In the summer of 2021, the I-Team toured the high desert by helicopter with the San Bernardino County Sheriff’s Department and spotted greenhouse after greenhouse that law enforcement said housed illegal marijuana grows both big and small.
From the air and on the ground, the Sheriff’s Marijuana Enforcement Teams, or MET, are busy trying to eradicate these illicit operations.
It’s painstaking work, spanning hundreds of thousands of acres. Armed with search warrants, bullet proof vests and clippers, the MET targeted eight different illegal grows on the day the NBC4 I-Team shadowed their operation.
Deputies chopped down plants in all stages of development and estimated those brought to maturity could be worth $1,000 apiece.
San Bernardino County Sheriff Shannon Dicus spoke Monday about the recent work of his METs.
“In the last year the marijuana enforcement teams served a total of 411 search warrants for illegal marijuana grows, and we’re talking just a 365-day period,” said Sheriff Dicus. “They discovered 14 honey oil labs, recovered 655,000 marijuana plants, 74,000 pounds of processed marijuana and $370 million during that period of time.”
This black market is big business with new illicit operations sprouting daily. Deputies told us scouts in the area spread word about the sweeps, and we encountered only one person onsite the day we followed along.
““No mas aqui trabajando,” said the man.
He told deputies, “I was just working.”
But the I-Team learned tending an illegal grow is just a misdemeanor with a fine of only $500.
We spotted the drilling of illegal wells, endangering the already limited desert water supply, along with open chemical pits, dangerous pesticides and the illegal trucking of water.
“The majority of people that I have stopped driving these vehicles have either not been licensed at all or do not have the proper license to drive a vehicle,” explained CHP Officer Heath Kuhlmann.
A deadly accident in 2021 killed three girls walking on the side of the road in Victorville. Many in the community believed the hit-and-run driver was connected to an illegal grow.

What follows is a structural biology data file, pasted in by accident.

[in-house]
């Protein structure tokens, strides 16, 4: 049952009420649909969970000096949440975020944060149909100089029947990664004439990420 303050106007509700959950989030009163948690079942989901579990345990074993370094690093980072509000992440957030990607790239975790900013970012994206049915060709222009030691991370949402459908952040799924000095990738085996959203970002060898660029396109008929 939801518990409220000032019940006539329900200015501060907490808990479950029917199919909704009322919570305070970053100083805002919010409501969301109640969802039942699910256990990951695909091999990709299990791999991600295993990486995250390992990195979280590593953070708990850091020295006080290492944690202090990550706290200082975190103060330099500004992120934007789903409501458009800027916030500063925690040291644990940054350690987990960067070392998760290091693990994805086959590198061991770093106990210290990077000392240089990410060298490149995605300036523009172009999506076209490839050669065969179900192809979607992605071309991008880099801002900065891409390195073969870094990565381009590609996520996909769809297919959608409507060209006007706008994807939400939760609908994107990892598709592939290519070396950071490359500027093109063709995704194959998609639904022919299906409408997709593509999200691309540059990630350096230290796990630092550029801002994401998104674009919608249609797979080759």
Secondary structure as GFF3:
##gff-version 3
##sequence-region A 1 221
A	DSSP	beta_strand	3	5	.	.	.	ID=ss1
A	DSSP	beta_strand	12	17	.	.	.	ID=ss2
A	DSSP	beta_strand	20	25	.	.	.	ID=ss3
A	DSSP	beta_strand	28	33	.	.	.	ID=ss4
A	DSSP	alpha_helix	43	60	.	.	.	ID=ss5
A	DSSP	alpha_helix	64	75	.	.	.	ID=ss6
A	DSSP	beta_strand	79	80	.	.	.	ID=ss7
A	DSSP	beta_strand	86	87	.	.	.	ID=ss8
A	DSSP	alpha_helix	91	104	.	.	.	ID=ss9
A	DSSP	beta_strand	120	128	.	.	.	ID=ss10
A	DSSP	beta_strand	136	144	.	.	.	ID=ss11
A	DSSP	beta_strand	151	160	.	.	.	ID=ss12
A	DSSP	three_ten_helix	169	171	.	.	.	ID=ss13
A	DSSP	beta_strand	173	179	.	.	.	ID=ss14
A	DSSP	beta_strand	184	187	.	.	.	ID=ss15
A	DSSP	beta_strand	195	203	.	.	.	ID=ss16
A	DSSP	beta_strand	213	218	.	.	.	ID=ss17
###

And, this month’s murders in Adelanto are not the first deadly attacks connected to illegal marijuana. In the fall of 2020, seven people were murdered the community of Aguanga in neighboring Riverside County in what deputies descried as an illegal grow and processing operation.
That crime remains unsolved.
“We’ve unleashed a plague in California,” said Sheriff Dicus. “And the plague is the black market of marijuana and certainly cartel activity.”
Voters approved legalizing pot in California with Proposition 64, but it also downgraded illegal cultivation from a felony to a misdemeanor.
“Six, a thousand a million,” said Lt. Bracco, referring to the number of marijuana plants. “It’s all the same, it’s just a misdemeanor in California.”
In fact, in the six other Western states that have legalized recreational marijuana, illegal cultivation remains a felony with serious fines and jail time. Law enforcement believe California’s lax rules draw a dangerous element to places like the high desert.
“One of our neighbors got shot at only because they were picking up trash on their property that came from an illegal grow,” said a Lucerne Valley resident in 2021 who did not want to be identified for fear of what could happen to him and his family.
But that same resident told the I-Team since then, he has seen marked improvement in his neighborhood thanks to the Sheriff’s Marijuana Enforcement Teams. He credits San Bernardino Supervisor and now Board Chair Dawn Rowe with spearheading funding efforts for the Sheriff’s department and code enforcement in the county.